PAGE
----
Centenarians, according to Scientific American, may help researchers find the key to living longer, healthier lives. The reason, say scientists who study this elite group: centenarians may possess genes that protect them from disease into old age. For the past decade, researchers have marveled at these folks who often live independently - and free of major disabilities - well into their 90s, if not longer. Also, the odds of centenarians having a relative who lived into old age is 20 times that of the average person.
By understanding the underlying biology of aging, it may be possible to develop drugs in the future that will promote healthy aging and delay age-related diseases such as some cancers, arthritis, diabetes, high blood pressure, and heart disease. According to ExUrbanPedestrian.com, the usual picture we have of centenarians is of shrivelled up old things in nursing home beds being tended by a bevy of care workers.
In fact, however, 15% of people over 100 are still living independently in their own homes. About 25% of centenarians are completely free of any significant cognitive disorders and most are usually healthy - healthier than people in their 80s and 90s. Studies have found that the things most people who make it past 100 have in common are:
- Good genes - they have parents, grandparents, uncles or aunts who've lived long healthy lives
- Emotional resilience-ability to adapt to life's events
- Resistance to stress-excellent coping skills
- Intellectual activity
- Good sense of humor, including about themselves
- Strong connections with other people
- Low blood pressure
- Appreciation of simple pleasures and experiences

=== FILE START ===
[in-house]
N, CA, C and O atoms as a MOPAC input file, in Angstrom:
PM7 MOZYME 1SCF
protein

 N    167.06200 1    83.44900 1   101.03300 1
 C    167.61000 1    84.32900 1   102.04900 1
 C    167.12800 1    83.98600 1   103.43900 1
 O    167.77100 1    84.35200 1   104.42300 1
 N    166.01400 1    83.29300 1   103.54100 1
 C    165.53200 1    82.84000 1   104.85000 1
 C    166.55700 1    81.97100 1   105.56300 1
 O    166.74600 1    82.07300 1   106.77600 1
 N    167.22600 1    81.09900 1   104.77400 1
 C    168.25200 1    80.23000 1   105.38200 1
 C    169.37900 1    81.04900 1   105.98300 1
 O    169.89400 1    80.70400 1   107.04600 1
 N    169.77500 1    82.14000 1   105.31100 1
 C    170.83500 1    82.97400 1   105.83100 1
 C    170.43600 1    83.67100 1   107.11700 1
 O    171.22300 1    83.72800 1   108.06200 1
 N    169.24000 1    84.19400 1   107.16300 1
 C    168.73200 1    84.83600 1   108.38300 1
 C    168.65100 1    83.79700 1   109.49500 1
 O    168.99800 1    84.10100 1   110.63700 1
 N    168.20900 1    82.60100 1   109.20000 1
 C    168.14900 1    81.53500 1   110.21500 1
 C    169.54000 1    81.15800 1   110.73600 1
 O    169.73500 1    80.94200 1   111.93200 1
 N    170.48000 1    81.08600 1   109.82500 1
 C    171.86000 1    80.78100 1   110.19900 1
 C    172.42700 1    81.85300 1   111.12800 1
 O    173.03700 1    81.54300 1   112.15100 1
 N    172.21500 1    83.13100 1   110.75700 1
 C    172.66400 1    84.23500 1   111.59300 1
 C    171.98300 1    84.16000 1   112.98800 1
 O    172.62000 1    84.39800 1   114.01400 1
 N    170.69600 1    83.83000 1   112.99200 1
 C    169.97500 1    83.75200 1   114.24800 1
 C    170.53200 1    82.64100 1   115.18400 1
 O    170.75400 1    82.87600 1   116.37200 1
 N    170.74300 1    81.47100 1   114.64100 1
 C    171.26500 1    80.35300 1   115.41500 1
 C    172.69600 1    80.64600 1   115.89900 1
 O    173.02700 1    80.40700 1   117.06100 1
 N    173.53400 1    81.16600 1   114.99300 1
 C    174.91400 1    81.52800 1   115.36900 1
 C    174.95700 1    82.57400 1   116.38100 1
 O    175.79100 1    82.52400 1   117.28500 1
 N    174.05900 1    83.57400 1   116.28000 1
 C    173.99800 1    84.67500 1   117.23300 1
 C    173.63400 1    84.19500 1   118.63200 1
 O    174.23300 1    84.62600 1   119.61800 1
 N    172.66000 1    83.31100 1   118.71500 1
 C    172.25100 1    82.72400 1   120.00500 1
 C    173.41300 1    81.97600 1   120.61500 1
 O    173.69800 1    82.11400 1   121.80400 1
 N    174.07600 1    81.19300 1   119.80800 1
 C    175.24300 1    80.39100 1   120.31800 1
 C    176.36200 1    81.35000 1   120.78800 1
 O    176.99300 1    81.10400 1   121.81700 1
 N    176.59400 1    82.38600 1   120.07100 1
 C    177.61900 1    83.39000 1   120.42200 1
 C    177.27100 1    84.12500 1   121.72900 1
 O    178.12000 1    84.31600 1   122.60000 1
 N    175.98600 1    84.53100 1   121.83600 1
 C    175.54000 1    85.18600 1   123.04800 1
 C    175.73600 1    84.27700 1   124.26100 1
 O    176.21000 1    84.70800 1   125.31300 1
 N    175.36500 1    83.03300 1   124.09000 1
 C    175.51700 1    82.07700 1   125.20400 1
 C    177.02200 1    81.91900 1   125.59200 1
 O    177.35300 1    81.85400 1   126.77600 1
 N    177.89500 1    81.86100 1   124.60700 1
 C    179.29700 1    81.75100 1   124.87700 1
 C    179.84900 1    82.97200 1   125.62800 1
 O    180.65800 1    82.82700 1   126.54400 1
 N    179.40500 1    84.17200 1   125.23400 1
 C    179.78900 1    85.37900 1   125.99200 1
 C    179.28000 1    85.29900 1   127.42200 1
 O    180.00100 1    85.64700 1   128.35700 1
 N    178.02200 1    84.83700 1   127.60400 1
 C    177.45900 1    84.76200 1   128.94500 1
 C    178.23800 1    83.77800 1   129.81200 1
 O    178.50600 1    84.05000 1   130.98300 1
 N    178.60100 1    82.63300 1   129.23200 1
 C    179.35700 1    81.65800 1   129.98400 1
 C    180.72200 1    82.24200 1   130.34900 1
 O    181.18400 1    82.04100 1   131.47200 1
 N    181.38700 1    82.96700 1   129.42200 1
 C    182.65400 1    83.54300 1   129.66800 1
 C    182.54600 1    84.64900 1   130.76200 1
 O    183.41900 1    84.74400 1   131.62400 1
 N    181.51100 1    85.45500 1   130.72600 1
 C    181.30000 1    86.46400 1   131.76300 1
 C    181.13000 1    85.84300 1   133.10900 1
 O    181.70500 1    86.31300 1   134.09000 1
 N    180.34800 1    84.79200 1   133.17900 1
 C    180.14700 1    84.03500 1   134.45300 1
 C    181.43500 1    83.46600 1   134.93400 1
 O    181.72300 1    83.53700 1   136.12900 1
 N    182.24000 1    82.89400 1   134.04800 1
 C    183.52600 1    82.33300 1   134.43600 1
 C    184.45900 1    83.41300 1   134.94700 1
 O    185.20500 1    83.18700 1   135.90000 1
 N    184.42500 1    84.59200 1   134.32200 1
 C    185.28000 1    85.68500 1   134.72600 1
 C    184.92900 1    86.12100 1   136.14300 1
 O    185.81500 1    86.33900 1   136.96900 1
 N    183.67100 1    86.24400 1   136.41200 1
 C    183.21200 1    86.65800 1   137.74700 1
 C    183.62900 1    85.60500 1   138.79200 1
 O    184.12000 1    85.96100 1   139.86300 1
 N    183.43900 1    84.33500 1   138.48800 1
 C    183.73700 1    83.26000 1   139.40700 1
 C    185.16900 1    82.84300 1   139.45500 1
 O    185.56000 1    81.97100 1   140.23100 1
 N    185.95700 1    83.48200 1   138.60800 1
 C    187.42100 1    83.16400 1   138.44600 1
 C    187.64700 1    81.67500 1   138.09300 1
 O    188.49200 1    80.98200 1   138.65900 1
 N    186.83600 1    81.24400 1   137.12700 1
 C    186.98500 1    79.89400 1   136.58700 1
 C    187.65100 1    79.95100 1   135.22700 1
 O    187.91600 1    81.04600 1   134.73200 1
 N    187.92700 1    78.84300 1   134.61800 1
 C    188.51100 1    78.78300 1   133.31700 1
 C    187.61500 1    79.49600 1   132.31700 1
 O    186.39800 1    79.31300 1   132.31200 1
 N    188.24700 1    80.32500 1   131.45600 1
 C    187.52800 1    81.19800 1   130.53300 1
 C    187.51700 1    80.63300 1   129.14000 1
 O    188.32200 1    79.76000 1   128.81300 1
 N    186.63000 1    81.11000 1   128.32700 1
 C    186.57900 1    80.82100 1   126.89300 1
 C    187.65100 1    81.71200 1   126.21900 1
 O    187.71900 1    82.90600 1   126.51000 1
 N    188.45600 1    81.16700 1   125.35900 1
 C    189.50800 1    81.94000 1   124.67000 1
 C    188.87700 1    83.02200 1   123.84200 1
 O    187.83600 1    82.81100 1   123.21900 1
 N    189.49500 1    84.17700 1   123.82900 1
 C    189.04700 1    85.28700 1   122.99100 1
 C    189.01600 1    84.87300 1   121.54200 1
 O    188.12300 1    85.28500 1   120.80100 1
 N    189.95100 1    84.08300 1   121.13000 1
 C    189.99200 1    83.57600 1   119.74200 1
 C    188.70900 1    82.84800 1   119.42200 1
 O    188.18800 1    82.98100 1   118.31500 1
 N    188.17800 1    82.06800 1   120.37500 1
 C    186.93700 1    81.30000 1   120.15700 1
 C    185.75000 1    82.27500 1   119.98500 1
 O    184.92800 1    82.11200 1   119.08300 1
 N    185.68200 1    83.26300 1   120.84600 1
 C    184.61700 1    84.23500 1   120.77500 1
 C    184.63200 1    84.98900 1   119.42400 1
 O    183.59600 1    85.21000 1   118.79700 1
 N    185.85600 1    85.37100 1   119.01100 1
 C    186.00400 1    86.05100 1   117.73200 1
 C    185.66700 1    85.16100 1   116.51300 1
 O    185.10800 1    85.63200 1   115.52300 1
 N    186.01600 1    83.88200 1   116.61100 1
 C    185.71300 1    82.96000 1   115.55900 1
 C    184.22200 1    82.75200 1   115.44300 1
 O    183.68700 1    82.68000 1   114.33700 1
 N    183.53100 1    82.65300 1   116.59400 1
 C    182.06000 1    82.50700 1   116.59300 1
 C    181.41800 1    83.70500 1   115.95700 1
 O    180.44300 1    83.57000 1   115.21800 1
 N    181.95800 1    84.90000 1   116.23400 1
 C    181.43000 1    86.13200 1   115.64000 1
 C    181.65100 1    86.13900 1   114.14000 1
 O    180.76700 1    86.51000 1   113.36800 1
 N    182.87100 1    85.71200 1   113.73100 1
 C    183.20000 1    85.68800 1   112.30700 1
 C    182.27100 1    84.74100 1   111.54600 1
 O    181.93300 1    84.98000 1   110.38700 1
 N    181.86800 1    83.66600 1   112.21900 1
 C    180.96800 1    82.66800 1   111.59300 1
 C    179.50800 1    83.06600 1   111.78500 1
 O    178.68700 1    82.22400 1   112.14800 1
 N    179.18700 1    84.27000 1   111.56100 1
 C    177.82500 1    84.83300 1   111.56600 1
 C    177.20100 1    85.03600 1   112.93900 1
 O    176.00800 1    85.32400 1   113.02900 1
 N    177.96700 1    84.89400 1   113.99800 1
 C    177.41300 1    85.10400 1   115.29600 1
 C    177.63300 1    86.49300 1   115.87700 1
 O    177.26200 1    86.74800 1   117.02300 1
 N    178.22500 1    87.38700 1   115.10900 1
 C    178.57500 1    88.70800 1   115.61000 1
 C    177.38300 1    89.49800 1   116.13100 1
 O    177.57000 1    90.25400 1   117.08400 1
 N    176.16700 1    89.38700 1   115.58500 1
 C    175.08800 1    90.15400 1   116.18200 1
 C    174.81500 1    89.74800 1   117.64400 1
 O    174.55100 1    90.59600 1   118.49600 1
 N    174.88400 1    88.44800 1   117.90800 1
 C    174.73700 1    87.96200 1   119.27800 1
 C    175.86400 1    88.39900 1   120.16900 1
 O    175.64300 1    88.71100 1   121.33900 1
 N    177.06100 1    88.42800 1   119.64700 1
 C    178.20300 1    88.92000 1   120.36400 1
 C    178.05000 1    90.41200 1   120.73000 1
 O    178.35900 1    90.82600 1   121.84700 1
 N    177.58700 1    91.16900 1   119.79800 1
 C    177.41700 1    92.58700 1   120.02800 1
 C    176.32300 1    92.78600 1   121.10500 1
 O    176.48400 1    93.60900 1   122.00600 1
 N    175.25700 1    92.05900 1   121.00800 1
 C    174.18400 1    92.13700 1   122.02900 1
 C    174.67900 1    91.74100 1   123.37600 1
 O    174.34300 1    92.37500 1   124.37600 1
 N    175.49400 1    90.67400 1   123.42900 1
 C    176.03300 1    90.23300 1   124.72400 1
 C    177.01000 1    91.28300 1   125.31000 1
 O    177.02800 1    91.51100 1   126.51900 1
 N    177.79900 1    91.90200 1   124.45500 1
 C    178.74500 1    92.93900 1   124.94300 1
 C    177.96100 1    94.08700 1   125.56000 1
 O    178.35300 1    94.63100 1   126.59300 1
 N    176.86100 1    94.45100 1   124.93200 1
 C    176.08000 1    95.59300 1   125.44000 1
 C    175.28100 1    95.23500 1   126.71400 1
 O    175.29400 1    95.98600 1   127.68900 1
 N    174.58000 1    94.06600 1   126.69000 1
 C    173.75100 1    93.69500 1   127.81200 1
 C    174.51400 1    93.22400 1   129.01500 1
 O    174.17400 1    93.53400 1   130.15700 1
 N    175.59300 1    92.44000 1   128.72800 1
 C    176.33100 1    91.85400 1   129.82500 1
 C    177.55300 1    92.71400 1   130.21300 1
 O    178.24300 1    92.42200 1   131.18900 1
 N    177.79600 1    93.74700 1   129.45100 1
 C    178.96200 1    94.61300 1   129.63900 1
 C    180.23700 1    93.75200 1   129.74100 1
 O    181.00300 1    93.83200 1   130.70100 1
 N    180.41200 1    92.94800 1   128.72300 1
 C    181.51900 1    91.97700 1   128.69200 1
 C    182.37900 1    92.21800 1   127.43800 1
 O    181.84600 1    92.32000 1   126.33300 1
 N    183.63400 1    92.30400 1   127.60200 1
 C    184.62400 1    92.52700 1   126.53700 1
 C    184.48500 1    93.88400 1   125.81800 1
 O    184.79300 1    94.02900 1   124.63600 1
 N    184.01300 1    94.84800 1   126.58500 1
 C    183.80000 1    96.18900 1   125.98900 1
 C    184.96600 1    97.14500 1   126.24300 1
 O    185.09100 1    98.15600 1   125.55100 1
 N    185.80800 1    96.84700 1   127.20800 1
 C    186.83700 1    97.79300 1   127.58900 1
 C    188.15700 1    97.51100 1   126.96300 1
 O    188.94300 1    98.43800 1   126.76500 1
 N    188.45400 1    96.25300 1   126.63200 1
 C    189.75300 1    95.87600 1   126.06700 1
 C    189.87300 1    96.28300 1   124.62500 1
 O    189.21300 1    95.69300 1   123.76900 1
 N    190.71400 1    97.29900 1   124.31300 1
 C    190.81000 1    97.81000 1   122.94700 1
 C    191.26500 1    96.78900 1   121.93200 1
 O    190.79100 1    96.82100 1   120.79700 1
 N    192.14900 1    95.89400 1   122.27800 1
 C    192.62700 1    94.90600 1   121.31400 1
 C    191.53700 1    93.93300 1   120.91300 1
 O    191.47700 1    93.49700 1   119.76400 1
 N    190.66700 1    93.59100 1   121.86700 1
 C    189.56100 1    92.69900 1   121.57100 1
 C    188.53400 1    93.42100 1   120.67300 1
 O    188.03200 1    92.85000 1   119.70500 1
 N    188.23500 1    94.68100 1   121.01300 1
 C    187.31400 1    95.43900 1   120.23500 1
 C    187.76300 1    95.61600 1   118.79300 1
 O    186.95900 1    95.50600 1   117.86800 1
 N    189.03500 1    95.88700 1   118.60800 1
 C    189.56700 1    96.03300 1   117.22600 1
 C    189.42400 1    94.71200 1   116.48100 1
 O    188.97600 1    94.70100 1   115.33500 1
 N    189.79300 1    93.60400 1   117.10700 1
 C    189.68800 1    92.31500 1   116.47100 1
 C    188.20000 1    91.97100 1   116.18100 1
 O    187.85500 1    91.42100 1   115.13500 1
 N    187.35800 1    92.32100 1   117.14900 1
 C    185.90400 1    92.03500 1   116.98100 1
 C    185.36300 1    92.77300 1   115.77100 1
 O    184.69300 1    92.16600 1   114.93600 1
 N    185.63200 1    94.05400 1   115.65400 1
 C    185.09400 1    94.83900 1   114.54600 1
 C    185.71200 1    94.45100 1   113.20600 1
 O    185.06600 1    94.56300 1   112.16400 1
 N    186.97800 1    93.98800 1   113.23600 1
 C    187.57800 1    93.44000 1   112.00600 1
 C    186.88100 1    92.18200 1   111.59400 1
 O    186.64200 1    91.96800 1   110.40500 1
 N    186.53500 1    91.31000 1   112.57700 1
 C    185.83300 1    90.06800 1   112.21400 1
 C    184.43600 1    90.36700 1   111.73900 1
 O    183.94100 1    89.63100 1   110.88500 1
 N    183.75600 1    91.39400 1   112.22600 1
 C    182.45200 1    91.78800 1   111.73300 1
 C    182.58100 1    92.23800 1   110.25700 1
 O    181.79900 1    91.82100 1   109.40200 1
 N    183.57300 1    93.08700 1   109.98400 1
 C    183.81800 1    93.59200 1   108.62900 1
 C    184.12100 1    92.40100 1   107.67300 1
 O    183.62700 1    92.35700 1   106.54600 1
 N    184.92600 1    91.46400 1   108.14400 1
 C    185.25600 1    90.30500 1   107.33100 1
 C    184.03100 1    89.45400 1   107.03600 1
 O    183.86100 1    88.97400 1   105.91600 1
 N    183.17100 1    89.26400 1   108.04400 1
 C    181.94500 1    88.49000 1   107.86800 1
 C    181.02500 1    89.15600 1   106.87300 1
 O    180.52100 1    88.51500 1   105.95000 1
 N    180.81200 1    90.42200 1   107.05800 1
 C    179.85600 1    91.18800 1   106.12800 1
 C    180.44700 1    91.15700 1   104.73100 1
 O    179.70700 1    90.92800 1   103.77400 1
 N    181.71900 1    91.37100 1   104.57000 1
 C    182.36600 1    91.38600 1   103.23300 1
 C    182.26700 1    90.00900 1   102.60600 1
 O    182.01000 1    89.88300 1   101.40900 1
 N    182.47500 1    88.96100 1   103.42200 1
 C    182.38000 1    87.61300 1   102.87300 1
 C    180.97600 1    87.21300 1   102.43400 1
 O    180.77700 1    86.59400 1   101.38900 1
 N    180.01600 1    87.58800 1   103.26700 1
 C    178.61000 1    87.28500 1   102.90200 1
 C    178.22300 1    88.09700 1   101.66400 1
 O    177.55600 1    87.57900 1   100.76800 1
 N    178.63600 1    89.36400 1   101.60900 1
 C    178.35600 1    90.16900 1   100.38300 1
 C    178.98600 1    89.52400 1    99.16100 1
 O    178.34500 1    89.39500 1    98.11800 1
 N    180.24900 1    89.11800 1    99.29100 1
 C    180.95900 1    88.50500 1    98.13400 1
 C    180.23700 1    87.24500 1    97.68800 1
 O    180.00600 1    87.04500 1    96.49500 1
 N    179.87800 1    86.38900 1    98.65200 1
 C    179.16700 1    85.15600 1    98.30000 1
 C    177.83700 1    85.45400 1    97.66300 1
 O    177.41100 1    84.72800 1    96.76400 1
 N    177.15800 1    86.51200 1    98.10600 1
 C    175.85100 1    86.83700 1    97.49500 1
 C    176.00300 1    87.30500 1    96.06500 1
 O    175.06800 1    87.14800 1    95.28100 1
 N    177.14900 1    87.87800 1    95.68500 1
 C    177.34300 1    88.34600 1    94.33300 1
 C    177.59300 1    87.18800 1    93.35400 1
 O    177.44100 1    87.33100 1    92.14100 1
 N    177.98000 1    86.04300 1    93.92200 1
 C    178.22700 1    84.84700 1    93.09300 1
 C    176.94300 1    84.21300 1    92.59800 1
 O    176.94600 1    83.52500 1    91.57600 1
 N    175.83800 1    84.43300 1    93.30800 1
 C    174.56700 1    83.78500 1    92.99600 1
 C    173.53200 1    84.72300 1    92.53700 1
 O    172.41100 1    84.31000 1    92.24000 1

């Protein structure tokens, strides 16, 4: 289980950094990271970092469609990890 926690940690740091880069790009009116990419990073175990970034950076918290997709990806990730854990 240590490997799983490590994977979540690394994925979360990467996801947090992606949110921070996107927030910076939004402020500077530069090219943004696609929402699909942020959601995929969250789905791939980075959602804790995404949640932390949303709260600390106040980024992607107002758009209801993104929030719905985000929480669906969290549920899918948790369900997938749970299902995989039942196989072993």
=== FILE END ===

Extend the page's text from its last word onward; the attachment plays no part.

- Zest for life and no smoking or heavy drinking
- Many play musical instruments
They also have in common a simple, sensible diet along the lines of a Mediterranean diet with an emphasis on plant-based foods (fruits, vegetables, grains, beans, nuts, seeds and potatoes); olive oil as the main fat source; only natural sugars; small amounts or no animal products; and no alcohol except one or two glasses of wine per day with meals. According to the Examiner.com, many healthcare policy gurus have predicted a steep rise in healthcare expenditures as more people live to be 100 years and beyond.
However, researchers who have been studying the "super-elderly" say the conclusion that costs will rise significantly for this group may be unfounded. They determined that people who reach 100 are more often than not mentally and physically "independent" - that is, they are able to perform basic tasks on their own while remaining free of serious and disabling cognitive, sensory or physical impairment. People who are currently in their 90's and are independent and able to care for themselves can expect to have the same ability when they reach 100.